The brewery, which had been run by the monks, now became the property of the Bavarian state but it continued to make the Weihenstephaner beers. In 1865 a technical brewing school was established at Weihenstephan and since 1923 the brewery has been known as Bayerische Staatsbrauerei Weihenstephan or Bavarian State Brewery Weihenstephan, operated in conjunction with the Technical University of Munich as both a state-of-the-art production facility and a centre for learning.

The Bavarian State Brewery Weihenstephan.

Bavarian State Brewery Weihenstephan
Bavarian State Brewery Weihenstephan is located in the buildings of the old Benedictine monastery on top of the Weihenstephaner Berg in the south of Freising. It facilitates a research laboratory for the study of yeast and other beer related topics, as well as an educational program for new brewmasters. The brewery is open for public tours and tastings, and about a dozen types of beer are brewed here.

I joined a tour in September and was guided around the brewery by future brewmaster Daniel. Each tour starts in the tasting room, watching a short movie about the history of Weihenstephan. Then the visitors put on orange vests, to make them stand out, and are then led into the brewery proper, to see the large mash tuns and brewing kettles - all fully automated and run by computers from the control room.

We were told that Weihenstephan will brew around 320,000 hectolitre (hl) of beer in 2012, which is small by international standards but still sufficient for export to many countries in Europe and America.

The large 300 hl mash tuns at Weihenstephan.
A typical batch at Weihenstephan is made from 5,000 kg malt, which is mixed with 250 hl water in the large mashing tuns to create the wort used for brewing most of their beers (though I assume the stronger bocks have a different ratio of malt and water).

Our guide informed us that Weihenstephan currently brew 13 types of beer - including both top and bottom fermented beers.

Their top fermented beers, mostly wheat beers, ferment at 20 degrees Celsius for a couple of days and is lagered for five weeks before they are ready for consumption. Their bottom fermented beers ferment at 7-8 degrees Celsius for a week and are lagered for 7-8 weeks before kegging or bottling. We were also told that the brewers reuse the yeast many times, the bottom fermenting yeast 3-4 times and the top fermenting yeast up to 20 times.

Like most German breweries, Weihenstephan prefer German or Czech noble hops - more precisely Tettnanger, Hallertau and Saaz. The hops are mainly used in the form of pellets but the brewery also uses hop extract when brewing beer. To keep the full flavor, none of their beers are pasteurized or filtered (with the exception of the Kristall which is filtered).

The last stop on the tour, before returning to the tasting room, was in the large and very modern bottling plant where a robot handled the kegging of beer and another machine bottled up to 36,000 bottles per hour. To save the environment, the brewery reuses a bottle up to 60 times before it gets recycled.

After the tour of the brewery and bottling facility we were led back to the tasting room where we were given tasters of several types of beer - from their low alcohol alternatives and weissbiers to their high gravity bocks, including the delicious Korbinian doppelbock, named after the Saint mentioned at the beginning of this blog post. It was a nice way to end a great brewery tour.

The tasting of Weihenstephaner Korbinian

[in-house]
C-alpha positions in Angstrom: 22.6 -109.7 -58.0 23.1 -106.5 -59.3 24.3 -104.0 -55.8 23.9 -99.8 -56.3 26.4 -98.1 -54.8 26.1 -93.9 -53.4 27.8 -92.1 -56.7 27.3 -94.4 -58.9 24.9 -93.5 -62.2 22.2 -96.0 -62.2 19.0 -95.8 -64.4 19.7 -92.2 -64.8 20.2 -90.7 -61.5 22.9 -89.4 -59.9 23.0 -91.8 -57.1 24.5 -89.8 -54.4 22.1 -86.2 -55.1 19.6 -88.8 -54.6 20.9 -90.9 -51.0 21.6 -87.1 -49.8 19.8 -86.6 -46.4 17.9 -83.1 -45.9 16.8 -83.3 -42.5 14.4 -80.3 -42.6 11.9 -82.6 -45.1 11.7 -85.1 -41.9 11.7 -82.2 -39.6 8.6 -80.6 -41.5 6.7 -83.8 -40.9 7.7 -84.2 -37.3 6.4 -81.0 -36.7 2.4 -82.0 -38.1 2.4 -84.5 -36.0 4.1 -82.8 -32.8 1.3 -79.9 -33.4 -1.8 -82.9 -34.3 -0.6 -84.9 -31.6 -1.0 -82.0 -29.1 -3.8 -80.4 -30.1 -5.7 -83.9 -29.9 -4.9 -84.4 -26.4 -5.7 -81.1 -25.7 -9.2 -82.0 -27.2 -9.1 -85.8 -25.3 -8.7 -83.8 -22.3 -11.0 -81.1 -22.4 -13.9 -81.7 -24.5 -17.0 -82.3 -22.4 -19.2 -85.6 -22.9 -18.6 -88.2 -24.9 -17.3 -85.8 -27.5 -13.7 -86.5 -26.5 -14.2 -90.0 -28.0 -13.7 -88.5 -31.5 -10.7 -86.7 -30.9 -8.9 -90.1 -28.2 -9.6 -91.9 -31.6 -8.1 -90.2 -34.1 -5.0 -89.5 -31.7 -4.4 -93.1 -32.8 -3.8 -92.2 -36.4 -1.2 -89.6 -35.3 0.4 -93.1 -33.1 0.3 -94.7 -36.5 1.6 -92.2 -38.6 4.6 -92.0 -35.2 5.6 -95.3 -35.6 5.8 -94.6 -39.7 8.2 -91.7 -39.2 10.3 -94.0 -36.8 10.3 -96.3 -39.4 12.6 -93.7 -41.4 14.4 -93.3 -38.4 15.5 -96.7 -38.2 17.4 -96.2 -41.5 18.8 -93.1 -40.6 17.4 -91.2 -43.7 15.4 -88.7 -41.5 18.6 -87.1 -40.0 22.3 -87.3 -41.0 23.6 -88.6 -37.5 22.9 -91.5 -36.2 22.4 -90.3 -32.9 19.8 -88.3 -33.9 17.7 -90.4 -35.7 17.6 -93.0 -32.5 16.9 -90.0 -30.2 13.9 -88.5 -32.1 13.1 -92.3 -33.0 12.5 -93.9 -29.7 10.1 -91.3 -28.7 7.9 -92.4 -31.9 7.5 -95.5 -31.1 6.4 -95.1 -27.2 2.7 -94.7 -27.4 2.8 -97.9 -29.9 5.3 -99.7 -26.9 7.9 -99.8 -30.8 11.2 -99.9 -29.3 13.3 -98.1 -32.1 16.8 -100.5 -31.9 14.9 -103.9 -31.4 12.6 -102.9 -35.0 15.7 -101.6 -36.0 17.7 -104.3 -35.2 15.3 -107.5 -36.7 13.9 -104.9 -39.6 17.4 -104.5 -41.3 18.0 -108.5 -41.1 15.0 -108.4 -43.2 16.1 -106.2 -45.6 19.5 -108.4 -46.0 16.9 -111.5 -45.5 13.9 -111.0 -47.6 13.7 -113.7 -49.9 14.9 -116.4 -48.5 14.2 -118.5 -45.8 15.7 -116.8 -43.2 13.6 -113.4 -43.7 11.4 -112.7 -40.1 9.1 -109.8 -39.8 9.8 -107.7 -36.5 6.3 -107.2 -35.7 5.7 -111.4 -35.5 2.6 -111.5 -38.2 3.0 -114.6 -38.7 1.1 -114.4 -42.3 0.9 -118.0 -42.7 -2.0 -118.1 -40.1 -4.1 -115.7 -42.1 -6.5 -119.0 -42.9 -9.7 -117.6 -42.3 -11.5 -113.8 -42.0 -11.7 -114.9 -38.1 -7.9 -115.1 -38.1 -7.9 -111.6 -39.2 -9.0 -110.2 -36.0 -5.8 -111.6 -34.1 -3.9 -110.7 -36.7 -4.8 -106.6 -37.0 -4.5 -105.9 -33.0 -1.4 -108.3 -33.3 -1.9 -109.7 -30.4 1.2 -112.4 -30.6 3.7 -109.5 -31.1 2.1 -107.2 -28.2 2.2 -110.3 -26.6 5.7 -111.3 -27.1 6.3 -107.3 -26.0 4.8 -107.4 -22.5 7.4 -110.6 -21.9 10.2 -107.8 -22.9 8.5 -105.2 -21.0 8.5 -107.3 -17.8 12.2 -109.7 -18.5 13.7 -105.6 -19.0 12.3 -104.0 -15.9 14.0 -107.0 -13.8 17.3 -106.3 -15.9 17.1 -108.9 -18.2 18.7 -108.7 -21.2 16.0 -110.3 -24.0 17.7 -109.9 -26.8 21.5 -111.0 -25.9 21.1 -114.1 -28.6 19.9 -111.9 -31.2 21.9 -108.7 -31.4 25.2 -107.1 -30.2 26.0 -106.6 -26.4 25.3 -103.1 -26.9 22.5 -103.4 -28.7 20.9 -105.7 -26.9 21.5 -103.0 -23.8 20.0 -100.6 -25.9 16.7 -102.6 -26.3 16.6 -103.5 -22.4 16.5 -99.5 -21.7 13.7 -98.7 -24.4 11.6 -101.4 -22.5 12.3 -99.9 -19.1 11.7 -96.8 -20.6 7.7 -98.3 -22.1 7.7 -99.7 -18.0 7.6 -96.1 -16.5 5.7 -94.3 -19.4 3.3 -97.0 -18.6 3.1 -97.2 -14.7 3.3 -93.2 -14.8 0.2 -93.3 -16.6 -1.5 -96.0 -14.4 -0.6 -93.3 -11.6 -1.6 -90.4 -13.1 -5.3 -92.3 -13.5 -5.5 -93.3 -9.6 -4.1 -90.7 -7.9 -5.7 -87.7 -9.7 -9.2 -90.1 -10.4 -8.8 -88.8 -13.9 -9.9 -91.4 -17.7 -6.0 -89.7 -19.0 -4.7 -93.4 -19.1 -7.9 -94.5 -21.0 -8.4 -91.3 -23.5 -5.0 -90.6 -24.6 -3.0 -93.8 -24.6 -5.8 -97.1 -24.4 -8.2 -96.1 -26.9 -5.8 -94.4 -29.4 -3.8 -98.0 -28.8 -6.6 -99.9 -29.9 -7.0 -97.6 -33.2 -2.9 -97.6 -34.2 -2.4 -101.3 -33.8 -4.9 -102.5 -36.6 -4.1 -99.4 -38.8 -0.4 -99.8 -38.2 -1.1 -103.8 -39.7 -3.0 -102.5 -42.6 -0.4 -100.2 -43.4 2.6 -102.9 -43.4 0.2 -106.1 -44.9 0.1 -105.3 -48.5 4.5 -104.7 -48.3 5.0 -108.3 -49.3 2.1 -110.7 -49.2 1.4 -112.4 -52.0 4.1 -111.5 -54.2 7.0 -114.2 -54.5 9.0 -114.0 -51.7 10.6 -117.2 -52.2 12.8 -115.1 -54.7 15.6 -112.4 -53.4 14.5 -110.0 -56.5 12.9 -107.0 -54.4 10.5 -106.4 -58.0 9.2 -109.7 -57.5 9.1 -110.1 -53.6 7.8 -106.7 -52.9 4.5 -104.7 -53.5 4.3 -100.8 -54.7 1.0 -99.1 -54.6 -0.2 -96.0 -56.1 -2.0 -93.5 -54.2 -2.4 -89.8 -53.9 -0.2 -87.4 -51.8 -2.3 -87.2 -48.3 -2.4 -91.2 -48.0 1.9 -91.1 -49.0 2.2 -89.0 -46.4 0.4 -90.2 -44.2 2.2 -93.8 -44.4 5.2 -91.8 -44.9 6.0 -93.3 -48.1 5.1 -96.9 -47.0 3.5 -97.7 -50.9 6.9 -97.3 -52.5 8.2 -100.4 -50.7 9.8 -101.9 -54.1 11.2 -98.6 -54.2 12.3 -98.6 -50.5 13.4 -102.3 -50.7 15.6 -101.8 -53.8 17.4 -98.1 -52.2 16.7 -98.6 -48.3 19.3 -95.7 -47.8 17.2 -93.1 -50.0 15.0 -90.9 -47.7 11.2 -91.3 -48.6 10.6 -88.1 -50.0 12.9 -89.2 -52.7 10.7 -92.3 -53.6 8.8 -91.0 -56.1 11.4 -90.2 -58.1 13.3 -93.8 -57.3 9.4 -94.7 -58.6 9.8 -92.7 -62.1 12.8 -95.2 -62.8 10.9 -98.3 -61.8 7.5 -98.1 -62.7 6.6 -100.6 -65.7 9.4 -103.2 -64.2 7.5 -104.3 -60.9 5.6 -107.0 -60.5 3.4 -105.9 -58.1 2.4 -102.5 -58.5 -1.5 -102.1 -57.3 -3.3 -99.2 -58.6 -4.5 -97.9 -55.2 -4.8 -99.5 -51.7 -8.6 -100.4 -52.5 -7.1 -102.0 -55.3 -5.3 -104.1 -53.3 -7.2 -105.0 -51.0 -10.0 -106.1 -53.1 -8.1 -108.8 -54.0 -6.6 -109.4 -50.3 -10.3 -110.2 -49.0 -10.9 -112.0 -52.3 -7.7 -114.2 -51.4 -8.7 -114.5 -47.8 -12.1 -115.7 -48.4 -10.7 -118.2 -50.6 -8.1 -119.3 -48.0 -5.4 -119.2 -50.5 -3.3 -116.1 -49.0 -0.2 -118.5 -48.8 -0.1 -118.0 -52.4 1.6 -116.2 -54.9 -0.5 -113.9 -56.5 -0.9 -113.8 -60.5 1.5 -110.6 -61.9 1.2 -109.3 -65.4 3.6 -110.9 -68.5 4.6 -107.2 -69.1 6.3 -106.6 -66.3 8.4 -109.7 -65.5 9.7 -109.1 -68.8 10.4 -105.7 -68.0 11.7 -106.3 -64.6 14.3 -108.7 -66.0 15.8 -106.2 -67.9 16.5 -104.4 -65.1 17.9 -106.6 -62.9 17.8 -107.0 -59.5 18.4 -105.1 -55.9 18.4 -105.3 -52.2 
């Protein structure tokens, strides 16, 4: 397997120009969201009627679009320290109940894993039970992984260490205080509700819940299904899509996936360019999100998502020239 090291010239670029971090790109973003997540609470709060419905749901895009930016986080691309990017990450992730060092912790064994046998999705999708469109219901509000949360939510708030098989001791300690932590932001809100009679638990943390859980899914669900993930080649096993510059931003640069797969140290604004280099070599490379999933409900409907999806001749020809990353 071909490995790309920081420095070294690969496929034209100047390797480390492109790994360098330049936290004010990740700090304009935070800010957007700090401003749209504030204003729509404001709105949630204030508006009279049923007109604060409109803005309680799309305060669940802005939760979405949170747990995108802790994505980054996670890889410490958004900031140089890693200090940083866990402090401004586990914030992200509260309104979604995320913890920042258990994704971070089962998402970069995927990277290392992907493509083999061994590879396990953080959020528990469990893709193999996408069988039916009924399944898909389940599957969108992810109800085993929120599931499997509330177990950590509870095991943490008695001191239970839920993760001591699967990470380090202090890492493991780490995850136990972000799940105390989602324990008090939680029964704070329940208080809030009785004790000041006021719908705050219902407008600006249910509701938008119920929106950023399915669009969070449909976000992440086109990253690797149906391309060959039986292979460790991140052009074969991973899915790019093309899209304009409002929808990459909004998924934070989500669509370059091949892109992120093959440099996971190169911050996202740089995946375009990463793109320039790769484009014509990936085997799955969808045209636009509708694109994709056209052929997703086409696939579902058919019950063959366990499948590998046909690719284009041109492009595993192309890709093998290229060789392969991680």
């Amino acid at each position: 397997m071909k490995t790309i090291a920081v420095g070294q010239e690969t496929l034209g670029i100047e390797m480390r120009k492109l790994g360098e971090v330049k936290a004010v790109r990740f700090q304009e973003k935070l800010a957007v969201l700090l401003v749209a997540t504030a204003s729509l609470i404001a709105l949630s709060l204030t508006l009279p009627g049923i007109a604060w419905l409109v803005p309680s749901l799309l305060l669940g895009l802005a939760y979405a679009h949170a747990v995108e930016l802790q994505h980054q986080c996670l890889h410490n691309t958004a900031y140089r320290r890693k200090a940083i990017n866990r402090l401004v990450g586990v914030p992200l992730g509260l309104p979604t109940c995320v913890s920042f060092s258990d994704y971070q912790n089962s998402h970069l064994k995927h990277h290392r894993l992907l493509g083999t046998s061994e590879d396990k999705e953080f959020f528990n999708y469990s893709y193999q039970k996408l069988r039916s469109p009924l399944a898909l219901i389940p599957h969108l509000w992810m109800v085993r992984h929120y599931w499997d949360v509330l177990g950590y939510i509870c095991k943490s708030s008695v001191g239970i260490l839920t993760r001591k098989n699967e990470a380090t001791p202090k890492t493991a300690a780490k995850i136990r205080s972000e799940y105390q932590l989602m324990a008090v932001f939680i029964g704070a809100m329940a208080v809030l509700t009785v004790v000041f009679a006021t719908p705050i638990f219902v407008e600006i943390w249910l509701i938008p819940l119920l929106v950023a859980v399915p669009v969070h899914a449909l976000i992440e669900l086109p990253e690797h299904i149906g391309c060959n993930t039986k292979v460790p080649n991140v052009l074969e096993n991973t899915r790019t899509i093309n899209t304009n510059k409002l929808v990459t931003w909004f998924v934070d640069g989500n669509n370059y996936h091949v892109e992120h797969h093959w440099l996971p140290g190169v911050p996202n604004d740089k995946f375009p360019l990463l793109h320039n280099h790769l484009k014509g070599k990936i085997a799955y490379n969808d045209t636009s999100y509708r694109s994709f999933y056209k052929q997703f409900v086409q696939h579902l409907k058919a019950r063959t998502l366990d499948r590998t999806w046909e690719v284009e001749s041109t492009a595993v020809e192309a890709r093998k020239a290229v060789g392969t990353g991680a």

- a delicious 7.4% abv doppelbock.

Weihenstephan bräustüberl and biergarten
After a visit to the brewery, I highly recommend making a stop in their biergarten - if it's a warm and sunny day - or in the cozy bräustüberl. Both are located right next to the brewery, on top of Weihenstephaner Berg, sharing a very good Bavarian kitchen and offering the freshest Weihenstephaner beer found on tap anywhere.

Bräustüberl Weihenstephan is separated into several charming beer halls and rooms. The largest room is the Stephanskeller, on the ground floor, where up to 230 guests can be seated on heavy wooden furniture under the old, vaulted brick ceiling. You can almost feel the ghosts of long gone monks pass by your table.

The food at the Bräustüberl is top notch, on my visit I enjoyed the very tasty and filling Brewmaker's Frying Pan - with medallions of pork and beef in a rich mushroom sauce. The service was fairly quick and good, despite several large groups being served at the same time. The downside is the acoustics, it can get a bit noisy when Stephanskeller fills up.

A big attraction at the Bräustüberl, if you're into beer, is the unfiltered Weihenstephan Edel-Pils which is served only at this location. And draft only. You really don't need any other reasons for a visit, this is a smooth and very tasty pilsener.

The Stephanskeller beer hall in Bräustüberl Weihenstephan.

The biergarten is located at the back of the Bräustüberl building. About 500 guests can be seated under the open sky, enjoying the view of Freising and its green surroundings while indulging in good local beer and food.

At the end of September, not many of the tables in the biergarten were taken. But the sun was out so I decided to enjoy the view and a couple of beers outside. The schänke offered hot brezn, leberkäze, chicken and other food stuffs. And, of course, several beers on draft - including:

* Weihenstephaner Original Hell (5.1%)
* Weihenstephaner Hefe Weissbier (5.4%)
* Weihenstephaner Tradition Bayrisch Dunkel (5.2%)

On bottle I could also order their two bock beers, the 7.7% abv Vitus weizenbock and the 7.4% Korbinian doppelbock. The biergarten is small by Bavarian standards but has a lovely view and is absolutely worth a visit if you should happen to be in Freising.

The 5.1% Weihenstephaner Edel-Pils Unfiltriert
- only sold at Bräustüberl Weihenstephan

More photos from the Weihenstephan visit can be found at Flickr.